As Congress gets back to work this week, the Republican majority faces the daunting task of trying to advance several big-ticket legislative items amid a sometimes strained relationship between the two chambers.
House and Senate Republicans will not only wrestle with their Democratic opponents, but in some cases with each other, as they look to complete an emergency supplemental spending bill for Iraq and Hurricane Katrina recovery, as well as a pension bill, immigration reform and a lobby overhaul package.
The majority views passage of these as key to bolstering its chances in the November elections, along with consideration of several other measures important to the GOP base, including an anti-gay-marriage amendment, abolition of the estate tax and energy legislation.
GOP tensions have risen in both chambers over some of the most hotly contested bills this year, leaving some to wonder whether the party can come together quickly enough to pass them in the time that remains in this Congress. Immigration and the emergency spending bill are the most high-profile measures on which Republicans have faced internal battles over how far to go in this election year.
“From the inside, it looks completely as if we are in a free-fall, chaotic mix,” acknowledged one GOP Senate aide. “We are debating amongst ourselves for competing proposals. We do have some differences, but ours are only visible because we have the spotlight on us.”
But this aide said: “Without a doubt, we need to realize that we need to be fighting the Democrats and not ourselves.”
“There’s always this natural tension between the House and the Senate that is almost imprinted on everyone’s DNA,” added a House Republican leadership aide. “That always tends to create a tough work environment.”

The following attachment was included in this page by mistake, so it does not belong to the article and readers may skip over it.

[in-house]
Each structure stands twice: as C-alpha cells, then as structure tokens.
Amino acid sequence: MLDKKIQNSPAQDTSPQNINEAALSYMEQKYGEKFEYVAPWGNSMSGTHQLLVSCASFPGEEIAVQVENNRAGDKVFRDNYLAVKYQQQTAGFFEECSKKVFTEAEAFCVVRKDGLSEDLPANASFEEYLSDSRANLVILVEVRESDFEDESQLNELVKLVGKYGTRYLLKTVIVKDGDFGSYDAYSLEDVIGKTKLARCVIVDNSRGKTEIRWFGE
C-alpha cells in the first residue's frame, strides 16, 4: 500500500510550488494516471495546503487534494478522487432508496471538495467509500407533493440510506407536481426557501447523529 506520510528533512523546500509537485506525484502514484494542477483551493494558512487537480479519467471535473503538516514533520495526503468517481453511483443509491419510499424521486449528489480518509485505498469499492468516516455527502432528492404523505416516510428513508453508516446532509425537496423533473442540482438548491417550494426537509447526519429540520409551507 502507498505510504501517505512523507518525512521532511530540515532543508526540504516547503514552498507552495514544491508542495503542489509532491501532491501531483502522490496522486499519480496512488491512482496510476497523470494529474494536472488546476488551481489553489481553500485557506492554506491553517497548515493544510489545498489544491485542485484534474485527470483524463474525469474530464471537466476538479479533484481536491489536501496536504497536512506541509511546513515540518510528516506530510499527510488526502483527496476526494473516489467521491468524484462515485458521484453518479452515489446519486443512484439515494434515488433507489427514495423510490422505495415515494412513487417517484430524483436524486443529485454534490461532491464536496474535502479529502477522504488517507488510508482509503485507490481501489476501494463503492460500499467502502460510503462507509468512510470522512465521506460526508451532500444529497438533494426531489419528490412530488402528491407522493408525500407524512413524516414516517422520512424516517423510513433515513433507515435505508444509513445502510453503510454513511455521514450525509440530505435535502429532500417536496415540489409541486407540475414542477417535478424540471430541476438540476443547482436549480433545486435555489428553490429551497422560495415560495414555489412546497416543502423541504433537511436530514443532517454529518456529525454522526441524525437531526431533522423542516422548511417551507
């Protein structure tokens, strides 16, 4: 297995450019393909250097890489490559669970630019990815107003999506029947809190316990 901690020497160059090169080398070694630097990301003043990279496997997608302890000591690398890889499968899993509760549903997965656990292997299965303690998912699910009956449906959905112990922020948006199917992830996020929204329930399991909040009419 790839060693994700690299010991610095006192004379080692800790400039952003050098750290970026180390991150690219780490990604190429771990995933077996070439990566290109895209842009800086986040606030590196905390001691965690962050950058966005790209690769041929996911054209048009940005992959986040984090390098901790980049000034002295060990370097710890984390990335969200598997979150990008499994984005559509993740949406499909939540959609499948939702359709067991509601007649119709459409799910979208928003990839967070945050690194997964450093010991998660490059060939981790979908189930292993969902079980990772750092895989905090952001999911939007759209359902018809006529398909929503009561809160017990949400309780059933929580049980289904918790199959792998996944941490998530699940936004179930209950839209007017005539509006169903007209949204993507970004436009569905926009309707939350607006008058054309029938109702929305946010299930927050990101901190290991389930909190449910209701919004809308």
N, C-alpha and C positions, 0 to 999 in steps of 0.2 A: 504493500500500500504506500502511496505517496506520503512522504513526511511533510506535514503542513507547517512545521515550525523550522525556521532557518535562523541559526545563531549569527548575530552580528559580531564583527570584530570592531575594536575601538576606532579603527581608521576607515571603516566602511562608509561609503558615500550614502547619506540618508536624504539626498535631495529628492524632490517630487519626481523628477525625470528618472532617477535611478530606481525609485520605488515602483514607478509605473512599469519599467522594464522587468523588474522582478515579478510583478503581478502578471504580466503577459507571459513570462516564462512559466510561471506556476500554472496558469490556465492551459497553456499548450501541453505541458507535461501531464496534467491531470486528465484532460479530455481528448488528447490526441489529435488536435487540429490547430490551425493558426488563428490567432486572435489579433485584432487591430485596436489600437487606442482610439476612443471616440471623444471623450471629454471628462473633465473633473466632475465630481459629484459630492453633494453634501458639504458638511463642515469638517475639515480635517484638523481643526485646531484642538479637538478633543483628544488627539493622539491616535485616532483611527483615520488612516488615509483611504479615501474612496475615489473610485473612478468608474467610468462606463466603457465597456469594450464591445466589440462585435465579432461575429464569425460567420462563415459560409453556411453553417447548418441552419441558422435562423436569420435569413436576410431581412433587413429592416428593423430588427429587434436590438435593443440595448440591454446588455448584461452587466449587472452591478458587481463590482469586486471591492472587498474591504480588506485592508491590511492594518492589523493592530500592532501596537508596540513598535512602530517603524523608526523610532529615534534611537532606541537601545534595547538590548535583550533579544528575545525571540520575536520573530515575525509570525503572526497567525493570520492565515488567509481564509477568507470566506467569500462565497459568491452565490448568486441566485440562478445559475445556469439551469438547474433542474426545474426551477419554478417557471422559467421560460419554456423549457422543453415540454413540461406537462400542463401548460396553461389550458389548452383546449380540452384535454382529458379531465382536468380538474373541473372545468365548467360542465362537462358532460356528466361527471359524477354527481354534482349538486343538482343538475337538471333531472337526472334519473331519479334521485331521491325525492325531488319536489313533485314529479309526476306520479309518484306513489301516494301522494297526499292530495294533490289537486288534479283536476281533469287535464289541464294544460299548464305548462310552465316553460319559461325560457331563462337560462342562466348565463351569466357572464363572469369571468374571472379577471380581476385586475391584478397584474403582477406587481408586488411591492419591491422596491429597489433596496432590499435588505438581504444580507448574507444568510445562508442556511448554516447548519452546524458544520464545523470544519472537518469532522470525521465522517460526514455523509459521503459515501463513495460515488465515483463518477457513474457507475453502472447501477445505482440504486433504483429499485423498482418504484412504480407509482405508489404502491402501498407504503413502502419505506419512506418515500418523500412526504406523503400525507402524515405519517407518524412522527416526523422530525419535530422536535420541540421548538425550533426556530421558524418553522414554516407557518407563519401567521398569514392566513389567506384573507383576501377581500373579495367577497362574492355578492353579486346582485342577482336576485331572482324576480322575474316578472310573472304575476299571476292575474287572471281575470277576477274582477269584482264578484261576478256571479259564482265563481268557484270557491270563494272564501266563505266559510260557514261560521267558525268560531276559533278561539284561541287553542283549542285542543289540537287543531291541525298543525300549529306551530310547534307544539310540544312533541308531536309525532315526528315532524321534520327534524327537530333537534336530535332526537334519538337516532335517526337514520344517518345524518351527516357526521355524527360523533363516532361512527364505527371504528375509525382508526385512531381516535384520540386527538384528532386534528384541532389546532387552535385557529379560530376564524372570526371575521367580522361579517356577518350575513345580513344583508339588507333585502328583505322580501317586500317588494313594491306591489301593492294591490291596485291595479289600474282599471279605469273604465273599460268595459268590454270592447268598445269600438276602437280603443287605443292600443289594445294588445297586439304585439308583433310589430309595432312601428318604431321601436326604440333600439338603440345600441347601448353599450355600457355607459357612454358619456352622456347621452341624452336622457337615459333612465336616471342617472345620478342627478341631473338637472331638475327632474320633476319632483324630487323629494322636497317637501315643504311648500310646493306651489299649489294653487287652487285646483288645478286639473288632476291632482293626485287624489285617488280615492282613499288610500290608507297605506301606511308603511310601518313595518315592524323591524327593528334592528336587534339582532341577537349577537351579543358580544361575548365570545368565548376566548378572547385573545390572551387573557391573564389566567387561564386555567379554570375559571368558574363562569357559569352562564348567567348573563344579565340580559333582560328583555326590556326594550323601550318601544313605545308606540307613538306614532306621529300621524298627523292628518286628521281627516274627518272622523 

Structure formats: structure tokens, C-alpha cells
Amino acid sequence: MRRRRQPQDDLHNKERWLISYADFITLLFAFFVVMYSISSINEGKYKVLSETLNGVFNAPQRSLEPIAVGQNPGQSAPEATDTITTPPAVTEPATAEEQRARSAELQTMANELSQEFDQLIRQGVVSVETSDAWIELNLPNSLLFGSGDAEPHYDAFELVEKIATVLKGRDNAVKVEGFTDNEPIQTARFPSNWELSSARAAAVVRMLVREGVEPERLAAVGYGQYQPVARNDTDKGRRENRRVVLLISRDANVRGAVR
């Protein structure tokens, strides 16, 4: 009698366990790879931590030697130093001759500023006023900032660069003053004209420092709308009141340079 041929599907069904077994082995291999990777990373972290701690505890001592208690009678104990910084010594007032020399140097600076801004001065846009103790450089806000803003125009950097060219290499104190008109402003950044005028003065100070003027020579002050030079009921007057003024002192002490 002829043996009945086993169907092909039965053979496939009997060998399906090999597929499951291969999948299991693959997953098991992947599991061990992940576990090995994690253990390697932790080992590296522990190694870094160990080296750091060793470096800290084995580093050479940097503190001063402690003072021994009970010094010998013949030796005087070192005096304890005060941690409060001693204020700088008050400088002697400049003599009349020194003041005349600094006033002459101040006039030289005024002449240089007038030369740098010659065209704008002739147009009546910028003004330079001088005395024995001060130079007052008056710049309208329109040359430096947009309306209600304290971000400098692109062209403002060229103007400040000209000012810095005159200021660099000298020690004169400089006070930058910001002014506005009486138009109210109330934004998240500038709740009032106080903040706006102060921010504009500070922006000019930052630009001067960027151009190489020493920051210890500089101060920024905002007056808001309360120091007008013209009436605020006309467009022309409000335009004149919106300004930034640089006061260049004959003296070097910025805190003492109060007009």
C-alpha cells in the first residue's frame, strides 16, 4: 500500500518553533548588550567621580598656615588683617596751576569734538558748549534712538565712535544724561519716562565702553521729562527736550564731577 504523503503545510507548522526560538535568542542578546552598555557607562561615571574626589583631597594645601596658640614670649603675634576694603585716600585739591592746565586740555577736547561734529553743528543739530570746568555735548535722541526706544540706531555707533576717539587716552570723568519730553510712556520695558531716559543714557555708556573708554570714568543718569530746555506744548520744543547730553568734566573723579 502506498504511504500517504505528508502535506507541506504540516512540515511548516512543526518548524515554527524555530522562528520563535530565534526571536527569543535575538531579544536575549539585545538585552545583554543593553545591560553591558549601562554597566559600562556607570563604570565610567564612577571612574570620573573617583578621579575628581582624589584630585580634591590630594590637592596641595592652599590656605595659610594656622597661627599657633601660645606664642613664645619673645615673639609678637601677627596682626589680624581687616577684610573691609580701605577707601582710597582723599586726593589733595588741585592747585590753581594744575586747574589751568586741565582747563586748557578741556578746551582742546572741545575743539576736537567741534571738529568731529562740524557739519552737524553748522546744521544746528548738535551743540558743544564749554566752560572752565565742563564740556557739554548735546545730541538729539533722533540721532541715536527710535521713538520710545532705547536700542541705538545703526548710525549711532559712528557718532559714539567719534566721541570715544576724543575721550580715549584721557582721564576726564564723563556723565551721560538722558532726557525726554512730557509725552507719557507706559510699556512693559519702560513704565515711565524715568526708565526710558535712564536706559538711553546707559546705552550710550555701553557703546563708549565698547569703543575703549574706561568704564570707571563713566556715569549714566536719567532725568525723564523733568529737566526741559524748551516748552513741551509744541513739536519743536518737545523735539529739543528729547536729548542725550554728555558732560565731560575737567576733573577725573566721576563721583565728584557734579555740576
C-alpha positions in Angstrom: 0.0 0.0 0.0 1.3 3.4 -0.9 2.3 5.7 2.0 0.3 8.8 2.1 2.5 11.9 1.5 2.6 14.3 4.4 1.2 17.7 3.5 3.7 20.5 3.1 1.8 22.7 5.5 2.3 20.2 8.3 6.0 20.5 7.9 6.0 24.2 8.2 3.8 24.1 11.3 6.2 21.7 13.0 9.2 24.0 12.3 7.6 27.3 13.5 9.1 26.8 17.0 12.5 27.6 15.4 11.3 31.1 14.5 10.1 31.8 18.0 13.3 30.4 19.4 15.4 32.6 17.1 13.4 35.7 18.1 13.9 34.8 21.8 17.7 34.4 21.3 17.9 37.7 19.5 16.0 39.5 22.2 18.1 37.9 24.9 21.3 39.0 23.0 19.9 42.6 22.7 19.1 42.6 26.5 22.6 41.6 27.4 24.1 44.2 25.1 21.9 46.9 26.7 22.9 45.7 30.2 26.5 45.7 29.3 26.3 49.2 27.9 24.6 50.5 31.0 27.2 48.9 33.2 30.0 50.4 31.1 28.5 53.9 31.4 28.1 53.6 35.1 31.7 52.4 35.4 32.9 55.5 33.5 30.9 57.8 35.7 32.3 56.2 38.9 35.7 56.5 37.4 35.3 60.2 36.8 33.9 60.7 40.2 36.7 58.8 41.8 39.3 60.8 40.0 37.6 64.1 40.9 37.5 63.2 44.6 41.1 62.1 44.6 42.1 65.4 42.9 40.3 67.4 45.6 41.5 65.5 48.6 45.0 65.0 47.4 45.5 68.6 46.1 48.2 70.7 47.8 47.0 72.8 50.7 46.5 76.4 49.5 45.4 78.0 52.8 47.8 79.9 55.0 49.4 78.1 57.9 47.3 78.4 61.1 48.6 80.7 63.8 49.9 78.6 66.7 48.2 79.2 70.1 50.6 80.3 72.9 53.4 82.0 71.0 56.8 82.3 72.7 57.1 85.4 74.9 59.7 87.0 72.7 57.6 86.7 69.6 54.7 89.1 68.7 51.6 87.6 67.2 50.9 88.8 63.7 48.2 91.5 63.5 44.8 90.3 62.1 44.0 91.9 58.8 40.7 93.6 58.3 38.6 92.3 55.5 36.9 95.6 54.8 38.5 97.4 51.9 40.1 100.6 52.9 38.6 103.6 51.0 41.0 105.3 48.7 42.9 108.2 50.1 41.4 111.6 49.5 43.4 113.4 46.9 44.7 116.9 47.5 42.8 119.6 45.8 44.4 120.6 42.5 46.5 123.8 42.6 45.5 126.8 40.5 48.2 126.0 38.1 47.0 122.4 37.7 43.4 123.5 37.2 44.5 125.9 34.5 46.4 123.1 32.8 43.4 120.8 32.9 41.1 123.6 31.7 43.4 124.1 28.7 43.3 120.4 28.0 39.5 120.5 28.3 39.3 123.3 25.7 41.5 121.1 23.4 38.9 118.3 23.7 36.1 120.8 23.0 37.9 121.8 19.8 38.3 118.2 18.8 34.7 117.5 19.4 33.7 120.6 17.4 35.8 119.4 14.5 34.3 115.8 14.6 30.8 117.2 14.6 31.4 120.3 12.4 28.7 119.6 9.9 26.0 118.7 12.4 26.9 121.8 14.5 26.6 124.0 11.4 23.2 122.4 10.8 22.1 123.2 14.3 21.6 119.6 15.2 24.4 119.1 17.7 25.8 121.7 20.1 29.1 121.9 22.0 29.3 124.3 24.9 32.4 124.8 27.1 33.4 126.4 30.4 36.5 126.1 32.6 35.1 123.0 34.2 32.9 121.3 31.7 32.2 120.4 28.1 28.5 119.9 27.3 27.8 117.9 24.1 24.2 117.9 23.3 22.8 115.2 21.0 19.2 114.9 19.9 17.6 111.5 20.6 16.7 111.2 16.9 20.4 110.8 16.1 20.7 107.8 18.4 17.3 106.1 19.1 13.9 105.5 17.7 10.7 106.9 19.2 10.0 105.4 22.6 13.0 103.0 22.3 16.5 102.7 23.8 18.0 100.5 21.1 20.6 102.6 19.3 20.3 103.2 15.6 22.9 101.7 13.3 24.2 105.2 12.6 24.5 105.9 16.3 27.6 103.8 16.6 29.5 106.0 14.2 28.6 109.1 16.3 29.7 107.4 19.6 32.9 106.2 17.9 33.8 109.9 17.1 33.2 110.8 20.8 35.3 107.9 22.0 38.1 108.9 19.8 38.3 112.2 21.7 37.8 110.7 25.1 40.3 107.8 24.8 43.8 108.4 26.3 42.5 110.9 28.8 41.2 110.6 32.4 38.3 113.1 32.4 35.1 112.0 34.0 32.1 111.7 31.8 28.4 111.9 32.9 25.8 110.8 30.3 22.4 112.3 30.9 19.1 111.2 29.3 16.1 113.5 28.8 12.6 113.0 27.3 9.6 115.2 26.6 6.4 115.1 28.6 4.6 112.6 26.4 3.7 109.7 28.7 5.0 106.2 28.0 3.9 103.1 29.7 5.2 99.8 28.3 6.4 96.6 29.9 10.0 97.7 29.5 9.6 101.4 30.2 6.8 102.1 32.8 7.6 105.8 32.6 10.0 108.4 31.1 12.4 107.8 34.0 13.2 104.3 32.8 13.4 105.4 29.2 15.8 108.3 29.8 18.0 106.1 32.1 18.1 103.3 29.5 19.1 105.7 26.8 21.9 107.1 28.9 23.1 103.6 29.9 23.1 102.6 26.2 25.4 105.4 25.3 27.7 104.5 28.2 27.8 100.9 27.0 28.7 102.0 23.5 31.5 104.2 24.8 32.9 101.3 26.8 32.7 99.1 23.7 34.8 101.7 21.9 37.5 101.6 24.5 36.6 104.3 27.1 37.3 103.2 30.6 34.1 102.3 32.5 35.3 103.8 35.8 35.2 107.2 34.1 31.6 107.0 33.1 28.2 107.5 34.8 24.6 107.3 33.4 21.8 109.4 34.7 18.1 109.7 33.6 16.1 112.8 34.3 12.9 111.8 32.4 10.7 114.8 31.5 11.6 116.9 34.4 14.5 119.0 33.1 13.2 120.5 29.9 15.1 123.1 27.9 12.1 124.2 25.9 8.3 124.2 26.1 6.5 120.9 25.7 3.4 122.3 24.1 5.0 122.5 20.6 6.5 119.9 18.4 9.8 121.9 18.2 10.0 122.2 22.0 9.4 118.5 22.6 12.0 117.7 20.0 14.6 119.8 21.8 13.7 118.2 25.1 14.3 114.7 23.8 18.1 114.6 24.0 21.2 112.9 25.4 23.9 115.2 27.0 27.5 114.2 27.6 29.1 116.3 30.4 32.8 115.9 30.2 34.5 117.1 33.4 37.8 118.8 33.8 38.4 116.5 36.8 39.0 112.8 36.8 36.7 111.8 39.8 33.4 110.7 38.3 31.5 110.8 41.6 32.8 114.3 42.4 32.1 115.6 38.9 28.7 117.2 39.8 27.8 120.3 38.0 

At the same time, the House aide said, “for as many House folks as there are who hold grudges, there are other folks who 30 seconds later forget they’re mad at the Senate. The bottom line is we have to put points on the board. We’ll be judged at the polls.”
In part, the GOP infighting can be attributed to the inherent differences between the two chambers: The House is known for striking a more conservative tone, while the Senate is viewed as more of a consensus-building body.
But beyond that, Republicans say they currently lack the powerful mediator they once enjoyed in President Bush, whose poll numbers continue to lag and who lacks the political capital he had just a year ago.
And the GOP is facing pressure from a conservative base seeking to move it to the right while trying to appeal to a broader electorate.
Another House Republican leadership aide described the current state of House-Senate relations as “decent” and said the attitude of House leaders toward their Senate counterparts was “trust but verify.”
GOP Senate sources said Republicans in both chambers know they must spend the next couple of months working together to try to get as much done as possible. The closer to November they get, the more difficult it will become to advance legislation against a Democratic Party looking to deny the GOP any victories to take to the voters.
“Most people recognize that accomplishment on good bills is important to Republicans in both houses,” another well-placed Senate GOP aide said. “We’ve got enough gridlock coming from the Democrats. We don’t need to create any of our own.”
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